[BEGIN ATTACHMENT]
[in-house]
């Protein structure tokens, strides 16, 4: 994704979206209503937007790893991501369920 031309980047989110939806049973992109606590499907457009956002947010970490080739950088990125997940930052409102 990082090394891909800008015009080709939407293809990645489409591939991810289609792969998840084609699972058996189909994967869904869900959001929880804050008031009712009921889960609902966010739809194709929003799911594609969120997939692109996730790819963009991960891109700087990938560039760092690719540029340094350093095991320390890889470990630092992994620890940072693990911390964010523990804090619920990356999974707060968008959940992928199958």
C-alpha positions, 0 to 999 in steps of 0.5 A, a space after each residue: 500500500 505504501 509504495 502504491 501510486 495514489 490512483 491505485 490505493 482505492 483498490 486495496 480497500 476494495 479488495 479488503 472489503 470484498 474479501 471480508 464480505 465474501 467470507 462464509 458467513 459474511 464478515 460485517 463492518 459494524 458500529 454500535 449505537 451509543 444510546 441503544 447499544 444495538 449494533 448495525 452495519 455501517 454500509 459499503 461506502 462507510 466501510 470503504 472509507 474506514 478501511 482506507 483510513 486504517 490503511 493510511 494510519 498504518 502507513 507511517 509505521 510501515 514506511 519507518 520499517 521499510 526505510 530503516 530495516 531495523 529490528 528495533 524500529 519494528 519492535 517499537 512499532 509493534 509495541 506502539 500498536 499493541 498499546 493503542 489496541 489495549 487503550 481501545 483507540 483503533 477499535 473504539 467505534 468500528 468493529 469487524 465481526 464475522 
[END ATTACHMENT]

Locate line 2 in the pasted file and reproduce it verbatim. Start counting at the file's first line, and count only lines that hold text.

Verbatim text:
């Protein structure tokens, strides 16, 4: 994704979206209503937007790893991501369920 031309980047989110939806049973992109606590499907457009956002947010970490080739950088990125997940930052409102 990082090394891909800008015009080709939407293809990645489409591939991810289609792969998840084609699972058996189909994967869904869900959001929880804050008031009712009921889960609902966010739809194709929003799911594609969120997939692109996730790819963009991960891109700087990938560039760092690719540029340094350093095991320390890889470990630092992994620890940072693990911390964010523990804090619920990356999974707060968008959940992928199958």